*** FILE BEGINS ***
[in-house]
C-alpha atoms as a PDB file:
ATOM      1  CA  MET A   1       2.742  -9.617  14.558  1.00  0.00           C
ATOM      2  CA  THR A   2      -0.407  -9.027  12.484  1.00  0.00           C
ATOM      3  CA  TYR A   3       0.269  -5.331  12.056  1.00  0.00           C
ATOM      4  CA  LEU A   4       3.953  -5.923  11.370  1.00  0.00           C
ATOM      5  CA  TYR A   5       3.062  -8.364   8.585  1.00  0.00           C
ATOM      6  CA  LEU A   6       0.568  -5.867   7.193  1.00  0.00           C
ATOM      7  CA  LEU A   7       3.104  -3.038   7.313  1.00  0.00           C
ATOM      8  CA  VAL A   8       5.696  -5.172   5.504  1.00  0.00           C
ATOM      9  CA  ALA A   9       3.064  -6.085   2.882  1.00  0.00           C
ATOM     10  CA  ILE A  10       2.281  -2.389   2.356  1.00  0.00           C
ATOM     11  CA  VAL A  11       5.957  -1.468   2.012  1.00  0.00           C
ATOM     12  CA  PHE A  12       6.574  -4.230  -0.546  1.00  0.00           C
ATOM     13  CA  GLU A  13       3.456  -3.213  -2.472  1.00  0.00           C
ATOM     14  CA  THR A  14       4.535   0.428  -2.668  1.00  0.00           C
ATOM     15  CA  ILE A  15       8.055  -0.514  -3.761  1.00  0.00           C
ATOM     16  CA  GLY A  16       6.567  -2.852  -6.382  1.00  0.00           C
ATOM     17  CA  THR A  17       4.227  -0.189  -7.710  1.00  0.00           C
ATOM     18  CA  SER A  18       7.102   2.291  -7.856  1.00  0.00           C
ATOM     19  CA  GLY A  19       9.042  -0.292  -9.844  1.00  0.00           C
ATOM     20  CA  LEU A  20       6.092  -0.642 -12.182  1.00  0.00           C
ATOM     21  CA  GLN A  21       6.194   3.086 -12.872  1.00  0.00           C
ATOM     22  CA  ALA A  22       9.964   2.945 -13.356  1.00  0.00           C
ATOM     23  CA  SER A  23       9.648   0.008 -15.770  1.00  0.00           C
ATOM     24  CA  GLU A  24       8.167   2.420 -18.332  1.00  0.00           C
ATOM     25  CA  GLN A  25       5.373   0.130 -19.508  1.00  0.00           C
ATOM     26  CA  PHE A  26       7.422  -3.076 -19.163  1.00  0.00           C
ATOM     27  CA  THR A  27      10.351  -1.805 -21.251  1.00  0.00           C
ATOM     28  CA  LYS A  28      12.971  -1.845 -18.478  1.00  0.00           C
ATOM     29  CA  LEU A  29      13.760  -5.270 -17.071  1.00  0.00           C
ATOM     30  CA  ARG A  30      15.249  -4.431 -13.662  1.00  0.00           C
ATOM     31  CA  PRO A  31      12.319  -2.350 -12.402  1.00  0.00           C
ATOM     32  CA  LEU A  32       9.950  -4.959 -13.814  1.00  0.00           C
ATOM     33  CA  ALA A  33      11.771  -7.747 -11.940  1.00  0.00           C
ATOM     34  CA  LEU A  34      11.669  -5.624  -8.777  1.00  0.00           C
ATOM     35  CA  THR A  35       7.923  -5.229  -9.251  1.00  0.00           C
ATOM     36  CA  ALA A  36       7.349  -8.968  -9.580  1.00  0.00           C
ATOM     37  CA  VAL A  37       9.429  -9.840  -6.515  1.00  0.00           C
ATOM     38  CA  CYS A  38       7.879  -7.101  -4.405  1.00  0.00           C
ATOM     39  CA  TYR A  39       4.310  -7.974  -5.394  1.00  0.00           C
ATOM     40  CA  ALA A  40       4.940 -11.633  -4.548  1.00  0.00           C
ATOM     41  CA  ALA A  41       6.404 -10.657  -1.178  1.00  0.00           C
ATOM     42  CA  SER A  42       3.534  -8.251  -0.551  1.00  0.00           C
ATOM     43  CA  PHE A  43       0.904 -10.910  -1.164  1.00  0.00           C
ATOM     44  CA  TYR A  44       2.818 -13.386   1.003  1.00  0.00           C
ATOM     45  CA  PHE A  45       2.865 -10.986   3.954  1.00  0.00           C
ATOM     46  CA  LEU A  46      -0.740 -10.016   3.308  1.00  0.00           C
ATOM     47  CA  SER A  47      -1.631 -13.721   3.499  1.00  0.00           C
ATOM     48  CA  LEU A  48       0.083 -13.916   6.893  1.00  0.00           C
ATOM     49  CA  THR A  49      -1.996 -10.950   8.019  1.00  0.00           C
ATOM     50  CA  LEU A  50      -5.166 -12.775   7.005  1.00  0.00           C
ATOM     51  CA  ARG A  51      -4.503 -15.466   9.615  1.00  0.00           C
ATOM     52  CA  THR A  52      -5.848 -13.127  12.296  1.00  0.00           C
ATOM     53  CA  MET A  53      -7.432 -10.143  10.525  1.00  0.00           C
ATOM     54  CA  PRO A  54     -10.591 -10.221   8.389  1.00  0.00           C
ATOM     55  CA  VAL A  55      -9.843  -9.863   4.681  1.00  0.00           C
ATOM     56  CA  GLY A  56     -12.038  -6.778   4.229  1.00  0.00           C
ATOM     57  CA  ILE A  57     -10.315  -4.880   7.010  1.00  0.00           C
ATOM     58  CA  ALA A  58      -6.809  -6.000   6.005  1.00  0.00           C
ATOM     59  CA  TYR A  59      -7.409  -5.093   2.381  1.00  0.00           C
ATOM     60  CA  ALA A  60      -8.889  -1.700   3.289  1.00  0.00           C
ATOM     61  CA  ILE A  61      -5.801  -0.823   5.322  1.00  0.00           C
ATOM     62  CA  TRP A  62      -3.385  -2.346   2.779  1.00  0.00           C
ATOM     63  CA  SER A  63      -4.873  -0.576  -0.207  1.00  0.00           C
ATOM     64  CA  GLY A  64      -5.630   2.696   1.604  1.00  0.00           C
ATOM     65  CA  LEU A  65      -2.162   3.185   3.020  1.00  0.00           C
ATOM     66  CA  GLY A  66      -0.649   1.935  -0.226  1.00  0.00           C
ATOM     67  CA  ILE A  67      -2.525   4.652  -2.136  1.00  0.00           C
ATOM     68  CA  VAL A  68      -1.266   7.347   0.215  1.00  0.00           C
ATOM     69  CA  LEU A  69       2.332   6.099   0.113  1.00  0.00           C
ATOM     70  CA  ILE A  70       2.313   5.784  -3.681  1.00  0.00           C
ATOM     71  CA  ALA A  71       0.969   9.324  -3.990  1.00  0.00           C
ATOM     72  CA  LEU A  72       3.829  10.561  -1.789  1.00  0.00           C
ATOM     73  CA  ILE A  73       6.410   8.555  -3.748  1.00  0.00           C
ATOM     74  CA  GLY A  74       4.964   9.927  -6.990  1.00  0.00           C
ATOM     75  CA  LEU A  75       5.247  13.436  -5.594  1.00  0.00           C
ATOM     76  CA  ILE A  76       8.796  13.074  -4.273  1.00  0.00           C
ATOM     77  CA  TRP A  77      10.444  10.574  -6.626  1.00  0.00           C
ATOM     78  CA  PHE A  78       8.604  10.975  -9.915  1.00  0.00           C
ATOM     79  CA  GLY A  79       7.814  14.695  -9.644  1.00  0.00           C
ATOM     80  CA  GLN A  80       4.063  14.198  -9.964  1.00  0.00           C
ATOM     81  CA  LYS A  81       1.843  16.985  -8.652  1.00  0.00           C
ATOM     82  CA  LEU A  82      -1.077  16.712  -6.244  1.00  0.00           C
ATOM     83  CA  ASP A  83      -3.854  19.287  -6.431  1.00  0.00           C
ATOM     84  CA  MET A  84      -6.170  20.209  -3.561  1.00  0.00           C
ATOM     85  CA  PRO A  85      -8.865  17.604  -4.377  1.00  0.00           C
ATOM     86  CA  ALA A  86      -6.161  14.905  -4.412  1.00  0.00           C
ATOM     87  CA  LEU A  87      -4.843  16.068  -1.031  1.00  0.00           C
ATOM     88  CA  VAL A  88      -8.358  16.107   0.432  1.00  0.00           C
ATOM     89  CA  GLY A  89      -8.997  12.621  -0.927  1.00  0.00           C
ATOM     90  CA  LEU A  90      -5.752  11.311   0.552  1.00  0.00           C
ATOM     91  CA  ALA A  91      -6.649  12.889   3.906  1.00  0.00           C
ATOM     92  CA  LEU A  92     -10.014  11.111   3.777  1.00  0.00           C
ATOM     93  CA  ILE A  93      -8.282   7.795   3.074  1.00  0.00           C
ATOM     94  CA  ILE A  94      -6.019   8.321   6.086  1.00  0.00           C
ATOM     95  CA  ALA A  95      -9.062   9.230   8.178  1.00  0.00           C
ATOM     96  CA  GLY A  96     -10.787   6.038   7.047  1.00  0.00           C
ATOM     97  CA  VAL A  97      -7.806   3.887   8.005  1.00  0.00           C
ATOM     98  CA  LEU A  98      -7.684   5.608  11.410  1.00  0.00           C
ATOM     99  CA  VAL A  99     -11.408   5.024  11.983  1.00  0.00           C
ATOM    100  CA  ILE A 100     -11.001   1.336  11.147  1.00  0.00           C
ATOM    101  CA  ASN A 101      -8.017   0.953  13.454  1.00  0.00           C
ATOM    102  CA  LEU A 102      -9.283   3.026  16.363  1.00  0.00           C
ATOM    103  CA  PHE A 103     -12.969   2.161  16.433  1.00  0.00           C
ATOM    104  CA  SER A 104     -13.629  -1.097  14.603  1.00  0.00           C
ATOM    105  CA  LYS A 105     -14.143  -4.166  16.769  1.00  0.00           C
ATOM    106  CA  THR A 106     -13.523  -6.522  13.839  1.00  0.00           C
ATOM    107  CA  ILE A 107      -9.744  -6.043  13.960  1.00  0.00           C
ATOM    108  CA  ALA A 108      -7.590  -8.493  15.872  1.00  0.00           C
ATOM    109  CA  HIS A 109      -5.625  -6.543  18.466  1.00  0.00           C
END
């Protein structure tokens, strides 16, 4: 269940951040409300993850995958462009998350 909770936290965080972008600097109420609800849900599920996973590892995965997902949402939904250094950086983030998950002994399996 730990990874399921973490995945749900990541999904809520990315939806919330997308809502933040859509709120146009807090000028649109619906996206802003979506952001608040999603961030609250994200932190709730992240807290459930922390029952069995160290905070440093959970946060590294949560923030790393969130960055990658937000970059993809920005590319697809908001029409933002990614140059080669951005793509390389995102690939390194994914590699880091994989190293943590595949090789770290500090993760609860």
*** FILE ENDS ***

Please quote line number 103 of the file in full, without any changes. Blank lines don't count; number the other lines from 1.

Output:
ATOM    101  CA  ASN A 101      -8.017   0.953  13.454  1.00  0.00           C